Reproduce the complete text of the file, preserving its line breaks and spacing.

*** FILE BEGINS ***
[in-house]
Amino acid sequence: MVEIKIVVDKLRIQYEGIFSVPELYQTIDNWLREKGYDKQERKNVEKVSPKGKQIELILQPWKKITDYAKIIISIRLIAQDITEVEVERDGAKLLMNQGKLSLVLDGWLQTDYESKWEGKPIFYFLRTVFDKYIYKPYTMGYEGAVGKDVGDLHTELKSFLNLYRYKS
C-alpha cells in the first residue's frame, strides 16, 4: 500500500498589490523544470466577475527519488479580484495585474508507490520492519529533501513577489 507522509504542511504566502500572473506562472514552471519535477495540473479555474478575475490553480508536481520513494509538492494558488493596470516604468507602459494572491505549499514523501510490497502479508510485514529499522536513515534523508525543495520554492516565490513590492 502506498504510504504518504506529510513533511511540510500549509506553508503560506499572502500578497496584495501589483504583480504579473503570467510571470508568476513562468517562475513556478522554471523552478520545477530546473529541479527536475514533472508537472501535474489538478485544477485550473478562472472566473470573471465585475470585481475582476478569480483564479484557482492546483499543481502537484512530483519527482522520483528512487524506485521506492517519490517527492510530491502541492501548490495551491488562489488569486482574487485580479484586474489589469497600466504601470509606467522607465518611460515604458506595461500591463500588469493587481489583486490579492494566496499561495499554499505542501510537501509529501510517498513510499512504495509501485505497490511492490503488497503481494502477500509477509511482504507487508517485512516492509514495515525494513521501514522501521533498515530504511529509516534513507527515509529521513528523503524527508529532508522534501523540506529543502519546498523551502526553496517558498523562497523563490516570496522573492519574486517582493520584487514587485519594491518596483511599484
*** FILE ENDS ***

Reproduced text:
[in-house]
Amino acid sequence: MVEIKIVVDKLRIQYEGIFSVPELYQTIDNWLREKGYDKQERKNVEKVSPKGKQIELILQPWKKITDYAKIIISIRLIAQDITEVEVERDGAKLLMNQGKLSLVLDGWLQTDYESKWEGKPIFYFLRTVFDKYIYKPYTMGYEGAVGKDVGDLHTELKSFLNLYRYKS
C-alpha cells in the first residue's frame, strides 16, 4: 500500500498589490523544470466577475527519488479580484495585474508507490520492519529533501513577489 507522509504542511504566502500572473506562472514552471519535477495540473479555474478575475490553480508536481520513494509538492494558488493596470516604468507602459494572491505549499514523501510490497502479508510485514529499522536513515534523508525543495520554492516565490513590492 502506498504510504504518504506529510513533511511540510500549509506553508503560506499572502500578497496584495501589483504583480504579473503570467510571470508568476513562468517562475513556478522554471523552478520545477530546473529541479527536475514533472508537472501535474489538478485544477485550473478562472472566473470573471465585475470585481475582476478569480483564479484557482492546483499543481502537484512530483519527482522520483528512487524506485521506492517519490517527492510530491502541492501548490495551491488562489488569486482574487485580479484586474489589469497600466504601470509606467522607465518611460515604458506595461500591463500588469493587481489583486490579492494566496499561495499554499505542501510537501509529501510517498513510499512504495509501485505497490511492490503488497503481494502477500509477509511482504507487508517485512516492509514495515525494513521501514522501521533498515530504511529509516534513507527515509529521513528523503524527508529532508522534501523540506529543502519546498523551502526553496517558498523562497523563490516570496522573492519574486517582493520584487514587485519594491518596483511599484